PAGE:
Family records and documents dating back to the beginning of the slave trade are rare enough, and an unbroken chain of documents telling the complete story of a single person’s family is even more rare. That’s what makes Priscilla and her ancestors so unique. On April 9, 1756, a ship called the Hare left Sierra Leone bound for America. On board were captives, and those fortunate enough to survive the trip had a lifetime of slavery waiting for them. Among those captives was a 10-year-old girl who was given the name Priscilla when she was sold to the owner of a South Carolina rice plantation.
Priscilla spent her entire life on the plantation and gave birth to 10 children. The lives of some of those children were documented as well, in what would eventually be assembled to become an unbroken, 250-year chain of documents leading to her great-great-great-great-great-granddaughter, Thomalind Martin Polite. Since finding out the history of her family, Polite has returned to Sierra Leone as an ambassador to the home that her ancestor was forced to leave behind so many generations ago.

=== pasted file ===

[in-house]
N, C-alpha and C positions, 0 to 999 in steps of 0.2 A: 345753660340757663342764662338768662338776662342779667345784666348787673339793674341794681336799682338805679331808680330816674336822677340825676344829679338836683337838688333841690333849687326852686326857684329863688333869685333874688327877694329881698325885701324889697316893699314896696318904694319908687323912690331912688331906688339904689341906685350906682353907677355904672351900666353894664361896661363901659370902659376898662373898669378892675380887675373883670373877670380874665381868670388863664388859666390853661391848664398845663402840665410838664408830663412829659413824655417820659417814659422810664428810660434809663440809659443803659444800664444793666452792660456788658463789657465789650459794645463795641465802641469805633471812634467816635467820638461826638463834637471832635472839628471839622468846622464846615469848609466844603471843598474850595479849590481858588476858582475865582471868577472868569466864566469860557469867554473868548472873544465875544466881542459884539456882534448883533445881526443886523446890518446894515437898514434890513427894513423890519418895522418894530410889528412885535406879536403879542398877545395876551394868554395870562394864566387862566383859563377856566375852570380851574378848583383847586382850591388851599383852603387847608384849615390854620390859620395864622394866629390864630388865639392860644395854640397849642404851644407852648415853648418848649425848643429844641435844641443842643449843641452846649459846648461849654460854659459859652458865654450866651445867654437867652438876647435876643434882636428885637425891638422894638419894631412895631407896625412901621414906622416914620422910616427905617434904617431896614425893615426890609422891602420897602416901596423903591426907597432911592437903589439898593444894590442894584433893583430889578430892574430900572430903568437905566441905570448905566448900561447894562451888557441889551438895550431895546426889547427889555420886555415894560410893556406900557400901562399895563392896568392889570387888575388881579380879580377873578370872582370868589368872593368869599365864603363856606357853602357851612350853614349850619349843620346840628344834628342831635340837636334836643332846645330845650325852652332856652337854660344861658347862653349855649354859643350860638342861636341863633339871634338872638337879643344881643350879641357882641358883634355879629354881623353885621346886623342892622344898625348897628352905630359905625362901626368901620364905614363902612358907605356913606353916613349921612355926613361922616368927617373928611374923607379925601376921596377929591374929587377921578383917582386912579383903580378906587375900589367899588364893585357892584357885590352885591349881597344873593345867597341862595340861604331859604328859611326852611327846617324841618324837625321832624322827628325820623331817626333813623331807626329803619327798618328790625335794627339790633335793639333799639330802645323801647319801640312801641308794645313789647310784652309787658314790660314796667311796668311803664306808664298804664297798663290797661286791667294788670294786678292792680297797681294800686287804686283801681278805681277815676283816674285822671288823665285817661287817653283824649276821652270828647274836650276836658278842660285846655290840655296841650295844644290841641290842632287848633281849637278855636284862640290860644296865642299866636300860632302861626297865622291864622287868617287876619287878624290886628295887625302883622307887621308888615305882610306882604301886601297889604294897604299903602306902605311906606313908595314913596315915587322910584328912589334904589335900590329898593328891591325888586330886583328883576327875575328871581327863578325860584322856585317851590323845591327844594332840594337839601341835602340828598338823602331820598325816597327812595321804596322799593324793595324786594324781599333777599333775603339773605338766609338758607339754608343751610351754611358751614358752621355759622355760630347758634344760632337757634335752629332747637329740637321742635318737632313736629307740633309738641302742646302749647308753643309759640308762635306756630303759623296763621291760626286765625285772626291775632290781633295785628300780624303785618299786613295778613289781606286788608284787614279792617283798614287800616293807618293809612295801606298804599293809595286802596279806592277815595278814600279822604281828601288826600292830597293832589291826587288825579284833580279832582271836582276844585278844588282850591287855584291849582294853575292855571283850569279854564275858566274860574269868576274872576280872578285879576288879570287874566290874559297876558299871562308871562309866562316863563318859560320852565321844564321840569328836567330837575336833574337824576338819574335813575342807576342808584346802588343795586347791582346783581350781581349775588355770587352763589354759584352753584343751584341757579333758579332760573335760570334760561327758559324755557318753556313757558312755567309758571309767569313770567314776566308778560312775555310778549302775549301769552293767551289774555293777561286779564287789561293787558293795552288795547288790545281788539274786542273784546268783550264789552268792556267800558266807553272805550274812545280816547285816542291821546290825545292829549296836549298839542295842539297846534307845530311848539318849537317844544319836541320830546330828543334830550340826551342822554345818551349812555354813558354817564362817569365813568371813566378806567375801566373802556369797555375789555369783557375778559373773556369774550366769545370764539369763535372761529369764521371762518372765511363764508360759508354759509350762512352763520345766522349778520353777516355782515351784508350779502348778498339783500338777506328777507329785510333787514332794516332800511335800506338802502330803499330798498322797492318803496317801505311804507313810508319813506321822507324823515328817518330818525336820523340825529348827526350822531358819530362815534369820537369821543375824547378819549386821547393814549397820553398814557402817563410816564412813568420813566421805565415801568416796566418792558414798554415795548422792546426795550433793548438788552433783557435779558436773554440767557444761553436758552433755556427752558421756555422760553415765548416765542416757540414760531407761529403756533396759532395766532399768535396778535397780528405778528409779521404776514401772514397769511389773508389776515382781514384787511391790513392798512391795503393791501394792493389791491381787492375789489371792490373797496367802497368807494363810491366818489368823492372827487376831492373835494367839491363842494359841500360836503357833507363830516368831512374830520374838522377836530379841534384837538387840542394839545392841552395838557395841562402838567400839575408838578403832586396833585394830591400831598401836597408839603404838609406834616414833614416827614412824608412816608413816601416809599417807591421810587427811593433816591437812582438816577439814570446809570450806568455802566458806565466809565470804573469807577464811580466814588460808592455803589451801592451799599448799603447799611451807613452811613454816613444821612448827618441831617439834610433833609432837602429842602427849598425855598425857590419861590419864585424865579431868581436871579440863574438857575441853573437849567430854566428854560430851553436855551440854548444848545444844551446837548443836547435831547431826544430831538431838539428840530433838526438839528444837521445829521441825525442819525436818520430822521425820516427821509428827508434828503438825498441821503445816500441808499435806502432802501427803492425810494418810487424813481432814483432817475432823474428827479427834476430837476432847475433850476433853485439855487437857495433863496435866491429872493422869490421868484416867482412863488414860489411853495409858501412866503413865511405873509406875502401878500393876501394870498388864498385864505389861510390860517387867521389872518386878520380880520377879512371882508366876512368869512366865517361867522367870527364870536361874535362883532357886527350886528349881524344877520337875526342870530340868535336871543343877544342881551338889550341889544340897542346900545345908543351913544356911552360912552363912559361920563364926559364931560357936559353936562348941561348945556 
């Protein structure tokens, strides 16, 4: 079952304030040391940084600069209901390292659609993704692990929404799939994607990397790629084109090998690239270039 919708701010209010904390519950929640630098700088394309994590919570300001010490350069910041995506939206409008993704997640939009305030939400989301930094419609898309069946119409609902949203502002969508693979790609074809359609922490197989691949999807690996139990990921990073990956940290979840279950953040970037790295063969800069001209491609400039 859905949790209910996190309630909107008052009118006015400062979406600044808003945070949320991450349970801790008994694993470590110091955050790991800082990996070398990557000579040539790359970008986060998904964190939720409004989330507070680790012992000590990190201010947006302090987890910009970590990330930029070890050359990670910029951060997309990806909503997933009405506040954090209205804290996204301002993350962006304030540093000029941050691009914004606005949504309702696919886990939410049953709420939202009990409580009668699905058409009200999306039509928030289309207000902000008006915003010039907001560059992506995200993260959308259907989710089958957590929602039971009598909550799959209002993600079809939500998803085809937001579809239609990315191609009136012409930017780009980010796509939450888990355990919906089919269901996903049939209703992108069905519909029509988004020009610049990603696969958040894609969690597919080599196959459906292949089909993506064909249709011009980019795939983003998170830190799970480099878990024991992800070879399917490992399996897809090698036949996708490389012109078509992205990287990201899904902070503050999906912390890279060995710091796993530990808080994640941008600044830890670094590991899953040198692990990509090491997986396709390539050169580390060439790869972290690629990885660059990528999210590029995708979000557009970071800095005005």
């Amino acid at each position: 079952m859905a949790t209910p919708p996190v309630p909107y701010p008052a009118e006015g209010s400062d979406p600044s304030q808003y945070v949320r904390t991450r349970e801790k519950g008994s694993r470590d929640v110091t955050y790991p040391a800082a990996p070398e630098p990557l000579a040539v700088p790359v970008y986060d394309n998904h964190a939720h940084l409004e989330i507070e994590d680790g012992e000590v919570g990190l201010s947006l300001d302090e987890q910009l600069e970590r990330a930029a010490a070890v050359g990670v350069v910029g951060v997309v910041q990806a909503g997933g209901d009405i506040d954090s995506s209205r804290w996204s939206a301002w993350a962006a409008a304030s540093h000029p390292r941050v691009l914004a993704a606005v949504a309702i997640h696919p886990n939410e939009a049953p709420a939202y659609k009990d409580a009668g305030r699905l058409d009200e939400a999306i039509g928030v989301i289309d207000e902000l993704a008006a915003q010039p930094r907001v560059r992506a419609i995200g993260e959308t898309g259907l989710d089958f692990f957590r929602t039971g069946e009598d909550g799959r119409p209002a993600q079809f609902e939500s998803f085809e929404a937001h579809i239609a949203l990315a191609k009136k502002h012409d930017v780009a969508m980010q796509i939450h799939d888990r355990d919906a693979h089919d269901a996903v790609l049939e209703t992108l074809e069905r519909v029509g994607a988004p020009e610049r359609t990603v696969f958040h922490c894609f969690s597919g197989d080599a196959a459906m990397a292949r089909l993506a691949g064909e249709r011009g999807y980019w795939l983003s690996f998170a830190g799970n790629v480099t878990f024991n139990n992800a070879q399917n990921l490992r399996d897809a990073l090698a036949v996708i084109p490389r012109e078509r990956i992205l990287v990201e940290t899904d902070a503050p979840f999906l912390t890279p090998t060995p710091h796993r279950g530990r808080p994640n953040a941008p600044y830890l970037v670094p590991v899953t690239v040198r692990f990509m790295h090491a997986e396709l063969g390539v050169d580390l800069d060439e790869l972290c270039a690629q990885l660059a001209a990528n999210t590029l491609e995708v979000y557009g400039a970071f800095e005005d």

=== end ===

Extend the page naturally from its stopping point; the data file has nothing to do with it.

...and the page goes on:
In addition to undertaking what she called a spiritual journey, Priscilla’s records are also shedding light on an often-overlooked part of the slave trade—the part that Northern ships had to play. The Hare, the ship that brought Priscilla to America, was based out of Newport, Rhode Island. In fact, the Northern state was one of the most prolific ports when it came to the transport of captives who had been taken from their homes in Africa and brought to America. While it’s easy to look at the issue of slavery in America as having a strict North-South division, the existence of Priscilla’s records has resulted in the penning of another chapter in the slave trade.
7Levi And Catharine Coffin